The White Falcon


The White Falcon - 30.01.1976, Blaðsíða 1

The White Falcon - 30.01.1976, Blaðsíða 1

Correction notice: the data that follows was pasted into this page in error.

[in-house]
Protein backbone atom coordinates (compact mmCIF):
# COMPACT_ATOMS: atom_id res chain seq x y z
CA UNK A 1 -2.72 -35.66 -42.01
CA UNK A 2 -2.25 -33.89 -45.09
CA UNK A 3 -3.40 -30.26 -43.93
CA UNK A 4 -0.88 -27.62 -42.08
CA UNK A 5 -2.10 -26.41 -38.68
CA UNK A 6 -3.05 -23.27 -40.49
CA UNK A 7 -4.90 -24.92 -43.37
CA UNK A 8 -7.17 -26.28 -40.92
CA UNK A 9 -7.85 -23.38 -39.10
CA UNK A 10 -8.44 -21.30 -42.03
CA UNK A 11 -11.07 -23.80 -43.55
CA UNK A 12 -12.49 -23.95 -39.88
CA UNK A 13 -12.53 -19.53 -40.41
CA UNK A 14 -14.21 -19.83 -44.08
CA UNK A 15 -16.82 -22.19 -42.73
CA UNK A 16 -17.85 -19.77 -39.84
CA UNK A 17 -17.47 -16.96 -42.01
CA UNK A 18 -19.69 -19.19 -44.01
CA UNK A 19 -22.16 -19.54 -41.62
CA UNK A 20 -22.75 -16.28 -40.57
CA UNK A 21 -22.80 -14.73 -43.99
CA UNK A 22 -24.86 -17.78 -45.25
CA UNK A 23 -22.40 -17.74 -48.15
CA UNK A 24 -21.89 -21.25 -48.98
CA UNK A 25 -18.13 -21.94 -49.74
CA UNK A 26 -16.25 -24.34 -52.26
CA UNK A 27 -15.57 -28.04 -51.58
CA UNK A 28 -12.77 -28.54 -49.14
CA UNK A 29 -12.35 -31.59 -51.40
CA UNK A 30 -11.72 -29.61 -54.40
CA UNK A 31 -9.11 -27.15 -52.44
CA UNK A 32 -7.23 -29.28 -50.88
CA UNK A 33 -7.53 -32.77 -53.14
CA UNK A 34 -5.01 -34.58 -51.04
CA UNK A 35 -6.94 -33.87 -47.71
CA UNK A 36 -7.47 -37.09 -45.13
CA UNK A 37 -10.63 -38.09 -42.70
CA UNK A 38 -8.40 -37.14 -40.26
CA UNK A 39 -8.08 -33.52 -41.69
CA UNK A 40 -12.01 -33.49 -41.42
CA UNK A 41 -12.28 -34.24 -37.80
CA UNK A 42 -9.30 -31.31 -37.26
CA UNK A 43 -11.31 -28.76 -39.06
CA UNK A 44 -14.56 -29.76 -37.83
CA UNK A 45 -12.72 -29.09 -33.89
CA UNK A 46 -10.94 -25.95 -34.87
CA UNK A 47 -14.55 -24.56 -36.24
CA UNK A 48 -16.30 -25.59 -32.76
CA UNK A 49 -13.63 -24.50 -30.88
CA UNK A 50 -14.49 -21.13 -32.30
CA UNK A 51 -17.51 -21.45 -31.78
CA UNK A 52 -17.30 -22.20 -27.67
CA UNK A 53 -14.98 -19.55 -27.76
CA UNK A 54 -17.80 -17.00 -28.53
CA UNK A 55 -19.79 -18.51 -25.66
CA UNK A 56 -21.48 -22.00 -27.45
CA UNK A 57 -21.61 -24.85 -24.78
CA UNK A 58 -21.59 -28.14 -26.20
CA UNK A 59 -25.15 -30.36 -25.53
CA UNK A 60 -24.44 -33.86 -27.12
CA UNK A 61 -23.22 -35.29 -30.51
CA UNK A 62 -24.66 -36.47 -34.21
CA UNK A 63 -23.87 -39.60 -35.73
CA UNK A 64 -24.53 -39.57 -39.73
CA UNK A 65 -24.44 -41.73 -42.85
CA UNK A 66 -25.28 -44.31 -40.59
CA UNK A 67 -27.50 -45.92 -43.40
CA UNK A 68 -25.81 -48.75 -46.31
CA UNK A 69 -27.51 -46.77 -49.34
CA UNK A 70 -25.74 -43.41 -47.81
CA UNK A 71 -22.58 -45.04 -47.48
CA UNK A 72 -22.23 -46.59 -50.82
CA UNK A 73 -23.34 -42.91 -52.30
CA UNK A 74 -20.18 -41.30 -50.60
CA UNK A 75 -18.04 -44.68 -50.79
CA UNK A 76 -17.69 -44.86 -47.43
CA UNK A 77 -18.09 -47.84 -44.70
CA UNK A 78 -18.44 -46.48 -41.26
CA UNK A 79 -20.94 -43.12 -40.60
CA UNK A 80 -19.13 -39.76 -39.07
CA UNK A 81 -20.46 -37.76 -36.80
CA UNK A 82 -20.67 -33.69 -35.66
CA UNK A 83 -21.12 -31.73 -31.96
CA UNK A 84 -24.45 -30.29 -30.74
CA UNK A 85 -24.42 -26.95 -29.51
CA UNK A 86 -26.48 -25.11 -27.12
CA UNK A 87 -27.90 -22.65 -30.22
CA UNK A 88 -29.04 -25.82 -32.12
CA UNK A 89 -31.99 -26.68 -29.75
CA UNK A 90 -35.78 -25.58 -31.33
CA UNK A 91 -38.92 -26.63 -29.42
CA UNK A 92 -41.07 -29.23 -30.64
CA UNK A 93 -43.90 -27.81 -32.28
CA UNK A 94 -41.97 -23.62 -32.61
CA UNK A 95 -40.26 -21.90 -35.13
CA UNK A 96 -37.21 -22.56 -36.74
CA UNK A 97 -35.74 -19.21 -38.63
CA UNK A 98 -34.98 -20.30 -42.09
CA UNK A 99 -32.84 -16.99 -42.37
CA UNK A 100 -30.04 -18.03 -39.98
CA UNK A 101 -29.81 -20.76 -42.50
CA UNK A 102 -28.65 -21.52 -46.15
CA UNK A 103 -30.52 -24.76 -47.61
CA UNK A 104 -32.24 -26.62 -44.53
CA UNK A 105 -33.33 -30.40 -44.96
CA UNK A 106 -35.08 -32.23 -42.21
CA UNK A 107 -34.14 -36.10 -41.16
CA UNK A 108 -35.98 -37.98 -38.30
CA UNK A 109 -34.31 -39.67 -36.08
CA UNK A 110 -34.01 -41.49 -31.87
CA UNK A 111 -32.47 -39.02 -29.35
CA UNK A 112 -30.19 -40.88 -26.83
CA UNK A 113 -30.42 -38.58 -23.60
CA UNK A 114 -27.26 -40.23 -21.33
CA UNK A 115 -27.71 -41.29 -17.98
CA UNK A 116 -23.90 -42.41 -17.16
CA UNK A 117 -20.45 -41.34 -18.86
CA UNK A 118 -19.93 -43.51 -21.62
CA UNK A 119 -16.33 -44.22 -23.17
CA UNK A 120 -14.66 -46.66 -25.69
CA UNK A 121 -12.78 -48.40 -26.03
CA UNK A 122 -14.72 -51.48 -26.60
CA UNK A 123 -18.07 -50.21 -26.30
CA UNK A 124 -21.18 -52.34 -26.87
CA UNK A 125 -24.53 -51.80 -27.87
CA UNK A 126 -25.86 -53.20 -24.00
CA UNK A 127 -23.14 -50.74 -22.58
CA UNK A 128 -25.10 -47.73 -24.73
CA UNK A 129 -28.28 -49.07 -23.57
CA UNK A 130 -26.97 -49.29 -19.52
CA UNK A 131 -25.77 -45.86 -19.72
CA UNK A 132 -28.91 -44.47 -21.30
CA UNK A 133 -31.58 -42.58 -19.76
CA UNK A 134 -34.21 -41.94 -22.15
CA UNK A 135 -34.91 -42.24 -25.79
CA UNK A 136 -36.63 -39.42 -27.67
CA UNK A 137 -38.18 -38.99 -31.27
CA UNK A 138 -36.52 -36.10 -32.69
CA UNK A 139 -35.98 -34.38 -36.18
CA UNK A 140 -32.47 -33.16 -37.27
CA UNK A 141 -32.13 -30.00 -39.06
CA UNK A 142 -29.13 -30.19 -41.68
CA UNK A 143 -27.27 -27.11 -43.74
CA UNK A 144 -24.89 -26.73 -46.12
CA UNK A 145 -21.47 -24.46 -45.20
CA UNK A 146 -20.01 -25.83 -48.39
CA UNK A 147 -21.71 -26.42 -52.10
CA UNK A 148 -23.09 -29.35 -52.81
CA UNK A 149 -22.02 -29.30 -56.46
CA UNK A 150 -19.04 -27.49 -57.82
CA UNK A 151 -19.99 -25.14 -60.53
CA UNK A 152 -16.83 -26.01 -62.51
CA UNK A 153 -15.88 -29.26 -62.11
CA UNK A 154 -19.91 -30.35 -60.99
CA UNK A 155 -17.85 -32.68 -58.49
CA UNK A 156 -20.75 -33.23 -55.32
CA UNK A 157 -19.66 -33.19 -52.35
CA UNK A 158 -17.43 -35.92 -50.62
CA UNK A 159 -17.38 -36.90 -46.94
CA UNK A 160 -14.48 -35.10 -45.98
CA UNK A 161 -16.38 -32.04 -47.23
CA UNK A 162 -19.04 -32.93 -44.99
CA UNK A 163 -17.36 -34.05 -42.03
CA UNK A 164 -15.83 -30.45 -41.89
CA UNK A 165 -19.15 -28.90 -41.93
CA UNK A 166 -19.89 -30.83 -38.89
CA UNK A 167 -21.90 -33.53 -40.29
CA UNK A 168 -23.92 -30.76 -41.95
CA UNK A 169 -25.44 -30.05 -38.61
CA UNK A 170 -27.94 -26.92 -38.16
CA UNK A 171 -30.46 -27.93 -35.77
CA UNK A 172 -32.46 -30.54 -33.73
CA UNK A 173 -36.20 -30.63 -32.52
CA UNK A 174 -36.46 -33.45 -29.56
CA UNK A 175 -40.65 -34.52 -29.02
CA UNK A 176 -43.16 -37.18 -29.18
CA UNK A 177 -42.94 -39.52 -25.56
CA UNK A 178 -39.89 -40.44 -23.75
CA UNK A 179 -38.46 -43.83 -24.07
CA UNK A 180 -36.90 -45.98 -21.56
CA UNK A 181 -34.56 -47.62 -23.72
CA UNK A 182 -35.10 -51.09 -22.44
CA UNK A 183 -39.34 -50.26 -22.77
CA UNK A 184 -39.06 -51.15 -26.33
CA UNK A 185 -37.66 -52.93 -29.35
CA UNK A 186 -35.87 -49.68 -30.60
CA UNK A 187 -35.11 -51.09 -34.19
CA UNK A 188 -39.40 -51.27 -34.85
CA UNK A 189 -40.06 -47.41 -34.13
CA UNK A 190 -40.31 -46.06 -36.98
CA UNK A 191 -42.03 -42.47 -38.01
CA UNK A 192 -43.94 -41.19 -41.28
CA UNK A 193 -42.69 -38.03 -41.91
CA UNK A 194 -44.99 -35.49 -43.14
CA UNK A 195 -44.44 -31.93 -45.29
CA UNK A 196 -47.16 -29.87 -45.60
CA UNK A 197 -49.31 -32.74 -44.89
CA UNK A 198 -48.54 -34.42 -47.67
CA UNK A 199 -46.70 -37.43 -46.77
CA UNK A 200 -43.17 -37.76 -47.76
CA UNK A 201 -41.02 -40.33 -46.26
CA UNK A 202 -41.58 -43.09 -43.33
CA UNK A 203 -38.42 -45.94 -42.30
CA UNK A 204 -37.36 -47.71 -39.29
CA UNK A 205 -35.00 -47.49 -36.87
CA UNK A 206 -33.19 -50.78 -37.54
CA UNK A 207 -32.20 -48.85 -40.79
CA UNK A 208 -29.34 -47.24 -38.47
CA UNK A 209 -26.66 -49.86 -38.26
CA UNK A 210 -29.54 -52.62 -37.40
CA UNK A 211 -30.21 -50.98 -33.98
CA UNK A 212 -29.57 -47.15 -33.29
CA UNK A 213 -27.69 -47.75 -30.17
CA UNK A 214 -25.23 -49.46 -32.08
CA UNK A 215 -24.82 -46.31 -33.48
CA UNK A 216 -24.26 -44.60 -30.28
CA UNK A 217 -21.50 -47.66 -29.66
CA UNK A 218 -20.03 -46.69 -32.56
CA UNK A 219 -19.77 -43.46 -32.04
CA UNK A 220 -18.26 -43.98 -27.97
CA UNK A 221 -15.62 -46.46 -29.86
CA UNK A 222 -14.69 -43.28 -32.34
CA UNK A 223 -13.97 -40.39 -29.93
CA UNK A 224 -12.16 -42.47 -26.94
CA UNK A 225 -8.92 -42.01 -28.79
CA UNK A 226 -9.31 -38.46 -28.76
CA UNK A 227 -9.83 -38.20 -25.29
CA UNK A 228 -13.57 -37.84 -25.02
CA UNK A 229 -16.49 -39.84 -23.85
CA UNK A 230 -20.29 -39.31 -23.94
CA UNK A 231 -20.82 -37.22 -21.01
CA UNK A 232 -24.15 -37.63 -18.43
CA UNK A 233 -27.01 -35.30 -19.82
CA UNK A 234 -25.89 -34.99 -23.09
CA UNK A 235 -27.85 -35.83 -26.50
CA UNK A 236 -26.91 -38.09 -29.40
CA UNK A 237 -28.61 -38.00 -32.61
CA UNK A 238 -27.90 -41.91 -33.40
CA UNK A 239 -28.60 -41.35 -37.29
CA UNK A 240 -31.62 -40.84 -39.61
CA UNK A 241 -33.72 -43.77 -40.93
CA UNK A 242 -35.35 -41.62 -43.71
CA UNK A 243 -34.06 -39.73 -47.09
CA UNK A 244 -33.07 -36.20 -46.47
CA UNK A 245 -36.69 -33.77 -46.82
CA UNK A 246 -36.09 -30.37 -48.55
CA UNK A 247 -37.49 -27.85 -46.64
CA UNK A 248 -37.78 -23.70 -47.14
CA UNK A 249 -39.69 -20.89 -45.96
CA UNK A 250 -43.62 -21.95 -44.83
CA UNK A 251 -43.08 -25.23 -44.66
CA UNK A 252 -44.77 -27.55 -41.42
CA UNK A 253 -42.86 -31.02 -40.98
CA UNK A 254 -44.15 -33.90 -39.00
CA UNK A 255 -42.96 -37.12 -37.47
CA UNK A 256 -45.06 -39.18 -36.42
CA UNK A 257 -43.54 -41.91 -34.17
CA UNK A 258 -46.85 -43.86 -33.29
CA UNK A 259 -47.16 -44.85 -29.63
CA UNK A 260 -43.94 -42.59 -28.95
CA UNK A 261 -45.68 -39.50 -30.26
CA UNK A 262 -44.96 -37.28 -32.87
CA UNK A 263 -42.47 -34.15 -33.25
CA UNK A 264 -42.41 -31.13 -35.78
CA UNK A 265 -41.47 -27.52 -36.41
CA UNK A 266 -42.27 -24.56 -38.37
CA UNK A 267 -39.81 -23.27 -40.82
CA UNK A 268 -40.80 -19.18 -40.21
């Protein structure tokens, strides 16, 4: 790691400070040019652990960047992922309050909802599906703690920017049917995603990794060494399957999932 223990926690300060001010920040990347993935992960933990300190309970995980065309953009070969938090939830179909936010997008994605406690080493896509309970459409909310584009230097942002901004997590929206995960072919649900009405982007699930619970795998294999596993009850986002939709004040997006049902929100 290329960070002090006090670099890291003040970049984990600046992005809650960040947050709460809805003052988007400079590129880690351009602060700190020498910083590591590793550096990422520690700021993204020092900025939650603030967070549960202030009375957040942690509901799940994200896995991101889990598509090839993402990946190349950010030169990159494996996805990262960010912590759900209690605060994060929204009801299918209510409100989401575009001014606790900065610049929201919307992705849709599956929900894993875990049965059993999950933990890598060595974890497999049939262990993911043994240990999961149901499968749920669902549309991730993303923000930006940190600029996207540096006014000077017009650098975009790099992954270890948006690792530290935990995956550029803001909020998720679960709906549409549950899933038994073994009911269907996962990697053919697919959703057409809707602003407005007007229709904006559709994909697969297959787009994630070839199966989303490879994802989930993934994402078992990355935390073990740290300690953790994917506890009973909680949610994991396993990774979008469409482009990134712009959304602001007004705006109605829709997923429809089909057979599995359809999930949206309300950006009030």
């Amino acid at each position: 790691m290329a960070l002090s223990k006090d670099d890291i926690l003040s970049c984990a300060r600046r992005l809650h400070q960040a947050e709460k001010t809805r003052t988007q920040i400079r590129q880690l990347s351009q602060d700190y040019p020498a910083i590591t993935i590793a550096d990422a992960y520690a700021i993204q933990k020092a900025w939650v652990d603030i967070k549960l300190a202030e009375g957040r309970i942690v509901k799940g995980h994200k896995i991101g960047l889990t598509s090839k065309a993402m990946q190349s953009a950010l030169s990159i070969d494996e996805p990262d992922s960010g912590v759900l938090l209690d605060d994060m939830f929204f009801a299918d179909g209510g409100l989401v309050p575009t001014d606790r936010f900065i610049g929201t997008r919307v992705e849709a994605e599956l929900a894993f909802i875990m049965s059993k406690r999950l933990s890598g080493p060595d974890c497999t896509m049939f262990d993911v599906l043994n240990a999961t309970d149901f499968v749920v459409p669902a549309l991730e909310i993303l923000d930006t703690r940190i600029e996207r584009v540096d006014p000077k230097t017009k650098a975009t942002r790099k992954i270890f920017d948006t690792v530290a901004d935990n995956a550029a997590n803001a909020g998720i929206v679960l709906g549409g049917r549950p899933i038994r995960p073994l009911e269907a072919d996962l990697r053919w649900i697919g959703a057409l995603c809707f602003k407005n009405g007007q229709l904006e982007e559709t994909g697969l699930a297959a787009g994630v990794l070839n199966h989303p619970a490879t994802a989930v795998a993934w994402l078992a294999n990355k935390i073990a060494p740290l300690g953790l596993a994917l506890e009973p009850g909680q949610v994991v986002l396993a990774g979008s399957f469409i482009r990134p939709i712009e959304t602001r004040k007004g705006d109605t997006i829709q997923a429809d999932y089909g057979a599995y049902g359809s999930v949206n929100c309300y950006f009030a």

White Falcon Volume XXXII. Number 4 Keflavk, Iceland January 30, 1976 Offic«r Hoits Auto inspections scheduled Price hike planned Commissaries threatened Pentagon officials are marching back to capitol hill with a plan that would eliminate three hundred million dollars in annual subsidies for military com- missaries. This eventually would raise prices for commissary customers. Cangress recoiled from the Pentagon's original proposal last year after a tor- rent of mail from servicemen, their wives and retired military people who buy from the commissary at reduced prices. Subsidy phase out The Armed Services operate 419 com- IBTE accredits Defense Force fcThe Defense Force recently has re- ived, for the first time, accrediting by the Icelandic Board of Trade and Edu- cation to enter into apprenticeship agreements, according to Mr. Gudni Jonsson, Civilian Personnel Office. For the first time, persons working for the Defense Force can enter into an apprenticeship and earn their journey- man's license. The first apprentice is Mr. Magnus E. Halldorsson who works in the transporta- tion division and has apprenticed for his Automotive Mechanic Journeyman li- cense. The apprenticeship period is four years. Approximately eight months of each year is spent on actual on-the-job training under the supervision of li- censed Master Journeyman Johann Balduns, General Foreman of the Transportation Maintanance Division. The remaining four months is spent in formal training •ses in an Icelandic trade school, t the end of the four year training od, the apprentice receives his Ice- landic government certificate upon passing his final examinations. As a Journeyman Automotive Mechanic, Mr. Halldorsson's future job opportuni- ties will increase, stated Jonsson. He will receive a trade license which is valid in Iceland and honored throughout Scandinavia and other foreign countries. Jcnsson added that the Defense Force may later enter into apprenticeship a- greements in other trades, as mutually agraed upon with the Icelandic author- ities concerned. missaries in the United States and ab- road. They do about 2.5 billion dollars a year in business, selling groceries and other necessities at cut rates. Under the commissary system^ the Pen- tagon helps keep down prices by paying the salaries of the 25 thousand civil- ians and 25 hundred military personnel who work in the commissaries. It is this subsidy the Pentagon wants to end. Its new proposal would phase out the subsidy over three years, in- stead ofi the two-year transition recom- mended in 1975. Thirteen percent savings Pentagon Comptroller Terence McClary Bays there-kas never been any intention to shut down the commissaries. And, he notes, that even after eliminating the subsidies, the commissary patron still would be saving 12 or 13 pereent over supermarket prices. He said that cur- rently the differential is about 23 per- cent. Officials say the price break, after the end of the subsidy, would come prin- cipally from mass wholesale buying of foodstuffs and other goods to be sold in commissaries. Commissaries criticized The military commissary--system dates back to 1825. It has come under in- creasing criticism since military pay scales have been raised in recent years to levels comparable to salaries in the civilian sector. Defenders of the system say it is needed by enlisted families who have trouble making ends meet in the high" cost areas and by military retirees liv- ing on pensions. However, senior and middle grade of- ficers earning salaries in the 20 thou- sand dollar-and-up range are also entit- led to buy cut-rate groceries and other items in the commissaries. Metro commissaries to close The General Accounting Office took the position last May that '"commissary stores are not justified at military in- stallations in metropolitan areas of the United States. This decision was on the basis that enough commercial food stores sell food at reasonable prices. Pentagon officials say they now are studying the list of commissaries to de- termine which can be closed. The Icelandic State Automobile In- spection Service, in coordination with the Naval Station Security Department, will be conducting the annual safety in- spection of all JO- licensed vehicles, required by Icelandic Law, from Feb. 2 through Mar. 19. The annual military re-registration of these vehicles will be accomplished by Security Department personnel at the same time as the inspection in a one stop operation in building #T-550 near the Navy Exchange Gas Station. All JO-licensed vehicles except those displaying a white 1976 Icelandic in- spection decal must' complete this in- spection and re-registration on the dates scheduled. FEB. 2--- JO ----1-1806 FEB. 3---- JO -1842-2601 4--- -2616-3048 5---- -3059-3396 6--- 10-- -3398-3732 -4062-4368 11--- -4371-4583 12-- -4585-4803 13--- -4806-5001 16— -5002-5188 17--- -5189-5365 18— -5369-5521 19--- -5522-5647 20— -5649-5755 23--- -5756-5839 24— -5841-5928 25--- -5929-6011 26— -6012-6091 27--- -6093-6162 MAR. 1--- -6163-6240 MAR. 2---- -6244-6301 3--- -6308-6370 4---- -6371-6431 5--- -6432-6489 8---- -6490-6559 9--- -6561-6623 10--- -6624-6684 11-- -6685-6744 12--- -6745-6850 15--- -6851-6901 16— -6903-6954 17-- -6955-7009 18--- -7010-7084- 19— -7085-7098 and stragglers and reins spections. Between 3:15 and 4:30 p.m. on the scheduled day, the owner will present his automobile and the necessary docu- ments to the State Automobile Inspection representatives at building //T-550. Necessary documents include a 1975 Icelandic Registration Certificate, proof of 1976 paid-up Icelandic Liabili- ty Insurance for those cars inspected on or after March 1, and a valid driver's license with Icelandic stamp. Personnel having cars inspected prior to March 1 are encouraged to have their 1976 insur- ance policies but this is not required. If documents are in order, the State Automobile Inspection Representatives will inspect the vehicle. The Security Department has translated copies of the Icelandic Vehicle Inspection Code avail- able at building #T-790. Upon successful completion of the in- spection, the inspection officials will issue a white decal to indicate the auto has passed the inspection. A green de- cal indicates that the inspection has uncovered some minor discrepancies which must be corrected before the vehicle can pass inspection. A discrepancy list, date for completion of repairs and a re- scheduled inspection date will be provi^ ded. A red decal will be issued if the inspection uncovers major discrepancies. This decal allows the owner of the ve- hicle to move it to a repair facility where repairs can be accomplished. The vehicle cannot be driven again until re- quired repairs are completed and the ve- hicle is reinspected. After the Icelandic inspection, the vehicles will proceed next for military registration. Documents necessary for this registration include the valid driver's license with Icelandic Stamp and the 1976 Icelandic Registration Cer- tificate. If documents are in order, including the white 1976 inspection decal, the ve- hicle will be given a numbered station decal. Those vehicles receiving a green or red inspection decal will not be re- registered until discrepancies have been corrected. All JO-licensed vehicles except those displaying a white 1976 Icelandic In- spection decal must complete this in- spection and re-registration at building #T-550 on the dates scheduled. The Ice- landic Traffic Act requires that owners unable to meet the scheduled inspection date, notify the Icelandic Chief of Poi- lice in writing, and cite ample reason for the delay. Owners failing to bring their vehicles for inspection are sub- ject to a fine up to 2,000 Kronur and vehicles may be impounded. Vehicles which have been recently in- spected and issued a white 1976 Iceland- ic inspection decal need not report for inspection. These vehicles need only be presented at the Security Department in building //T-790 for military re-regis- tration between 9 a.m. and noon. E4/E5 info error The "For Your Information" fact sheet, and other recently published government materials, erroneously grouped the E-4 /E-5 military leadership examinations with advancement eligibility require- ments which do not have to be met three months prior to the February 1976 ad- vancement exams. Time-in-service and service-in-pay grade are the only exceptions to the three-month deadline. Individuals have until May 1, 1976, to satisfy these re- quirements for the February 1976, ad- vancement cycle. THE YEAR OF THE DRAGONS draws to a close. Commander A.C. Gross, the "Mad Fox" skipper of VP-5, met here with Commander James McNulla, the "Dragon" skipper of VP-56, during a recent indoctrination tour which signals the beginning of the PATRON changeover. The VP-5 will soon relieve VP-56 as the Keflavik PATRON. Both squadrons are based in Jacksonville, Florida. (Photo by PHAN Bob Grier)